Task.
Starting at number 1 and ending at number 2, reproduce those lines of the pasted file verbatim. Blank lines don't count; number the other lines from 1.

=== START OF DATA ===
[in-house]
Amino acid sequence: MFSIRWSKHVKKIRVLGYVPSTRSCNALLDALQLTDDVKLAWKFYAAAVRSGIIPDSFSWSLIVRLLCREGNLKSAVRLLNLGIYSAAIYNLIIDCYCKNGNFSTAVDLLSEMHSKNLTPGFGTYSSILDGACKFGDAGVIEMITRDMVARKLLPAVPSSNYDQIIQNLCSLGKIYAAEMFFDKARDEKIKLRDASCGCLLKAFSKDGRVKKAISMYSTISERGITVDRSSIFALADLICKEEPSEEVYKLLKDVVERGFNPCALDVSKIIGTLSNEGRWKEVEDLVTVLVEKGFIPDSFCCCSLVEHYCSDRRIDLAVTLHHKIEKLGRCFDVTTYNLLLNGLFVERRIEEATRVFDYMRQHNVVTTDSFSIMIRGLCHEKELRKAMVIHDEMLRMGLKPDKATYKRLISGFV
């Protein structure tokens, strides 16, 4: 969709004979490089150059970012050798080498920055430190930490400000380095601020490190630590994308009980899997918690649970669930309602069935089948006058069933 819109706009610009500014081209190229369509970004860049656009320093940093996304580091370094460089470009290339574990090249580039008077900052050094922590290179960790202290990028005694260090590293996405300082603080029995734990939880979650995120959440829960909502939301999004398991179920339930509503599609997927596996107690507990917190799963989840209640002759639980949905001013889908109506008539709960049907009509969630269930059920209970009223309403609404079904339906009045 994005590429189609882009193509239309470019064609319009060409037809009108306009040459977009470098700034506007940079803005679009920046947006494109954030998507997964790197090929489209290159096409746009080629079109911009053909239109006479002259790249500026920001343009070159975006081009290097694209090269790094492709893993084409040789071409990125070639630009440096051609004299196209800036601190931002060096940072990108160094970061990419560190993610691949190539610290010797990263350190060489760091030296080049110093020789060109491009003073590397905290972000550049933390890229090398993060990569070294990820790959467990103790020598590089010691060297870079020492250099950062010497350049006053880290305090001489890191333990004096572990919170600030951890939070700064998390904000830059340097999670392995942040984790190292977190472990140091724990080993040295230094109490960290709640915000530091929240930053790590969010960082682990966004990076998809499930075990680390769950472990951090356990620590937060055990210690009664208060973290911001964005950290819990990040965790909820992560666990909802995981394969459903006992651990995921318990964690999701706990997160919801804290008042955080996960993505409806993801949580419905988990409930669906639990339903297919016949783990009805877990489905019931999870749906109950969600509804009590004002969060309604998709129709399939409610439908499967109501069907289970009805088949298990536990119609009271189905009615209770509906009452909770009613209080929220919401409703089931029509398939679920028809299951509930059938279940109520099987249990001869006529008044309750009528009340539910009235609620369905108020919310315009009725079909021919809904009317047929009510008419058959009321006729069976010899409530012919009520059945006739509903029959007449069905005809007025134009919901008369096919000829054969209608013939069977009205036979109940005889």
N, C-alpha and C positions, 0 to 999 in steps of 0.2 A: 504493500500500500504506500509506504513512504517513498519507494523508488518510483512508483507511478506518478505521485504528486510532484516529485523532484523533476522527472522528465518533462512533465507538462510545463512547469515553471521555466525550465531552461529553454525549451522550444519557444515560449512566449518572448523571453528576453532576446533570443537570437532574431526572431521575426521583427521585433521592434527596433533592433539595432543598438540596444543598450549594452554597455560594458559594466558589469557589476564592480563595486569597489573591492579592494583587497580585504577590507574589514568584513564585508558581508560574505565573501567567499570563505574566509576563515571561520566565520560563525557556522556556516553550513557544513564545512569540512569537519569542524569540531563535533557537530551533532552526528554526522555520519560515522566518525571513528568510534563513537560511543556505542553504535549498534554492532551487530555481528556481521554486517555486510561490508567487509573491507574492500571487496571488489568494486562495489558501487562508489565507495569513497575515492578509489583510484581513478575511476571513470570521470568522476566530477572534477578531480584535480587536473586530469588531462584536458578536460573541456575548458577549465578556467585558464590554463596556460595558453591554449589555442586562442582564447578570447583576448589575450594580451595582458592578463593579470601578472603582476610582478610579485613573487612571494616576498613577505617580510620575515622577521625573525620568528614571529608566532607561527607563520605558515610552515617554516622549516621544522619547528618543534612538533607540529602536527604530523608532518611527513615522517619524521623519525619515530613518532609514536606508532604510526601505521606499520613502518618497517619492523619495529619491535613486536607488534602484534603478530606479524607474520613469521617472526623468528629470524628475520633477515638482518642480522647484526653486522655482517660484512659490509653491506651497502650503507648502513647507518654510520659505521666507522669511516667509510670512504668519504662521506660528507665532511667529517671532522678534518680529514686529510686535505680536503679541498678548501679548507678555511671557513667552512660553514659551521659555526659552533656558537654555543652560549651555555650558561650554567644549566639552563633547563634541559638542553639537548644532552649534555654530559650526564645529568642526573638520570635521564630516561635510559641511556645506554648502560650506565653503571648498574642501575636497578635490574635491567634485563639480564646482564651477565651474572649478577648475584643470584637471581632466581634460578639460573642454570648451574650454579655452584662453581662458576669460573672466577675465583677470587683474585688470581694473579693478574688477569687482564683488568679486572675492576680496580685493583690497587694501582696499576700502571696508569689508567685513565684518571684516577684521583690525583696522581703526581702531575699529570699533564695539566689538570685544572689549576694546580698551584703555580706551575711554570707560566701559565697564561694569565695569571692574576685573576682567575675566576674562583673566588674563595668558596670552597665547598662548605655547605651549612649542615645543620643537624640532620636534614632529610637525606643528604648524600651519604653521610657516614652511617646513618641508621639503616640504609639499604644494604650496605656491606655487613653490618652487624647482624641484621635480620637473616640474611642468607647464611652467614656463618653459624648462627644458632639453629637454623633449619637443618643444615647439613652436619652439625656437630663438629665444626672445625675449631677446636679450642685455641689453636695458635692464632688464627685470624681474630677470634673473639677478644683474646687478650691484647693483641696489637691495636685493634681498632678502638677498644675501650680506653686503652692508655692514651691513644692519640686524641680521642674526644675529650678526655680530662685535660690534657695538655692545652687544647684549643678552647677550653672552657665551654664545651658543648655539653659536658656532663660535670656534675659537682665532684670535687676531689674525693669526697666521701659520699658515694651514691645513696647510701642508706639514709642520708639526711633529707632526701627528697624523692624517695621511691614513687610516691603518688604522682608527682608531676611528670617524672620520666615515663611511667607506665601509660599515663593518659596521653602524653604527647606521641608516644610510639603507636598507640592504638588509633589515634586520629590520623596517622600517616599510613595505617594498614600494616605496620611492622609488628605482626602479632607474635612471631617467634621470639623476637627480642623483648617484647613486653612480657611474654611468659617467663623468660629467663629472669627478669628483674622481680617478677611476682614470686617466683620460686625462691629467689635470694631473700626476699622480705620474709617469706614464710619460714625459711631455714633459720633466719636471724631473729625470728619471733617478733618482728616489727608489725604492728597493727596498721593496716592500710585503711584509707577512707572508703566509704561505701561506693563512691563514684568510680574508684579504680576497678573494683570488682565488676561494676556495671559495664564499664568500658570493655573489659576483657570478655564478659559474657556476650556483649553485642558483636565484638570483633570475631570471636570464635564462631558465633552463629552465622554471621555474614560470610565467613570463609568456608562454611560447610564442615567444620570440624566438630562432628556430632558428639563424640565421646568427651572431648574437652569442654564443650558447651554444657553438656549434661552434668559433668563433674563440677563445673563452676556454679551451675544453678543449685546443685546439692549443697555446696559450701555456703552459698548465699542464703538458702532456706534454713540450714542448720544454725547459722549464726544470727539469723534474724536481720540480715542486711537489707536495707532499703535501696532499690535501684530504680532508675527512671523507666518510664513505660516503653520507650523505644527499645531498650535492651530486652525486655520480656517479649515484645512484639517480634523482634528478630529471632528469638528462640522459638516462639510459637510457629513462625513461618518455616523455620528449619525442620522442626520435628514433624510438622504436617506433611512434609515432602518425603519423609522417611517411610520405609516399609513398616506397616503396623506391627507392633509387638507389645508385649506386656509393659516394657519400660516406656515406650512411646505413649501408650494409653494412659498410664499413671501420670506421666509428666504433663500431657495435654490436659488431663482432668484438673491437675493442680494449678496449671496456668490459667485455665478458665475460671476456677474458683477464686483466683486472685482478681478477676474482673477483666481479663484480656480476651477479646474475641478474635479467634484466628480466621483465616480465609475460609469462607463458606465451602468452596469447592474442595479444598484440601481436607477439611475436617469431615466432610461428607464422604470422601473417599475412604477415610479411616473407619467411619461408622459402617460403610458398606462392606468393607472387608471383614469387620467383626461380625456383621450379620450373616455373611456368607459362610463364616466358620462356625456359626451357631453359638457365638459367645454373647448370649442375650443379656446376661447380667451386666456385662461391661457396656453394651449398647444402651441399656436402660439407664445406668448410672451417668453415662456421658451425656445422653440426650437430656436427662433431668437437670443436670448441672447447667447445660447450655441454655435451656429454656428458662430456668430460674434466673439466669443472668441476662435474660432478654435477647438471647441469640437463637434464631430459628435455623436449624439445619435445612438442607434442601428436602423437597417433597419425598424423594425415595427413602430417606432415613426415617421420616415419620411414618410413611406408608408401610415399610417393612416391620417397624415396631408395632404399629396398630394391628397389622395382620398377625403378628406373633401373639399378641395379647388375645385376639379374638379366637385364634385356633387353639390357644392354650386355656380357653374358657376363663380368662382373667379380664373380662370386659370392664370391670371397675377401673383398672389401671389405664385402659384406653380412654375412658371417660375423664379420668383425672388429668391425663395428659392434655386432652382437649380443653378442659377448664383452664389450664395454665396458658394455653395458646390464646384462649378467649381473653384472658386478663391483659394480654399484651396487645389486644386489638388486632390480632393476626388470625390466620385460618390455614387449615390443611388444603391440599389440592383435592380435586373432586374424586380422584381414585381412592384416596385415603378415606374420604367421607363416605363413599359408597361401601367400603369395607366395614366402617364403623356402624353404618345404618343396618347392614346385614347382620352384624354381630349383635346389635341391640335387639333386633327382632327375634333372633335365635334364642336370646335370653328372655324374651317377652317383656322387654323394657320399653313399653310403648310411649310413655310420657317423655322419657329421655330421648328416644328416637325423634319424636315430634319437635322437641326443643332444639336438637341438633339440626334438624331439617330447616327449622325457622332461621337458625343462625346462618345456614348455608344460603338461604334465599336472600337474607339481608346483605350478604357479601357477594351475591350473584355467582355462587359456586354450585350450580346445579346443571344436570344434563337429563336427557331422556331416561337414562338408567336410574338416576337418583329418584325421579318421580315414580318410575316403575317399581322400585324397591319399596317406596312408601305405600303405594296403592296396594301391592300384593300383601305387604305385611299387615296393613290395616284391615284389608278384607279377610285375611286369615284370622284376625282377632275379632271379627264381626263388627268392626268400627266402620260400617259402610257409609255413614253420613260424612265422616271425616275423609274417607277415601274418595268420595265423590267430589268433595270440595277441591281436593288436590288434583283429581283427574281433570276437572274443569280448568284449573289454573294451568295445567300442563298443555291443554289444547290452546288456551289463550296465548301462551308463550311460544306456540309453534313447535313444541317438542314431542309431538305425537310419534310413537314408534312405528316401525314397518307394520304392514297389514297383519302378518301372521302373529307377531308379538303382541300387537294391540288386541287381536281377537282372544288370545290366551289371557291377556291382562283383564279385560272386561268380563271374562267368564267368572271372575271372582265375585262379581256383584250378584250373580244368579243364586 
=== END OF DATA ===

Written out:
[in-house]
Amino acid sequence: MFSIRWSKHVKKIRVLGYVPSTRSCNALLDALQLTDDVKLAWKFYAAAVRSGIIPDSFSWSLIVRLLCREGNLKSAVRLLNLGIYSAAIYNLIIDCYCKNGNFSTAVDLLSEMHSKNLTPGFGTYSSILDGACKFGDAGVIEMITRDMVARKLLPAVPSSNYDQIIQNLCSLGKIYAAEMFFDKARDEKIKLRDASCGCLLKAFSKDGRVKKAISMYSTISERGITVDRSSIFALADLICKEEPSEEVYKLLKDVVERGFNPCALDVSKIIGTLSNEGRWKEVEDLVTVLVEKGFIPDSFCCCSLVEHYCSDRRIDLAVTLHHKIEKLGRCFDVTTYNLLLNGLFVERRIEEATRVFDYMRQHNVVTTDSFSIMIRGLCHEKELRKAMVIHDEMLRMGLKPDKATYKRLISGFV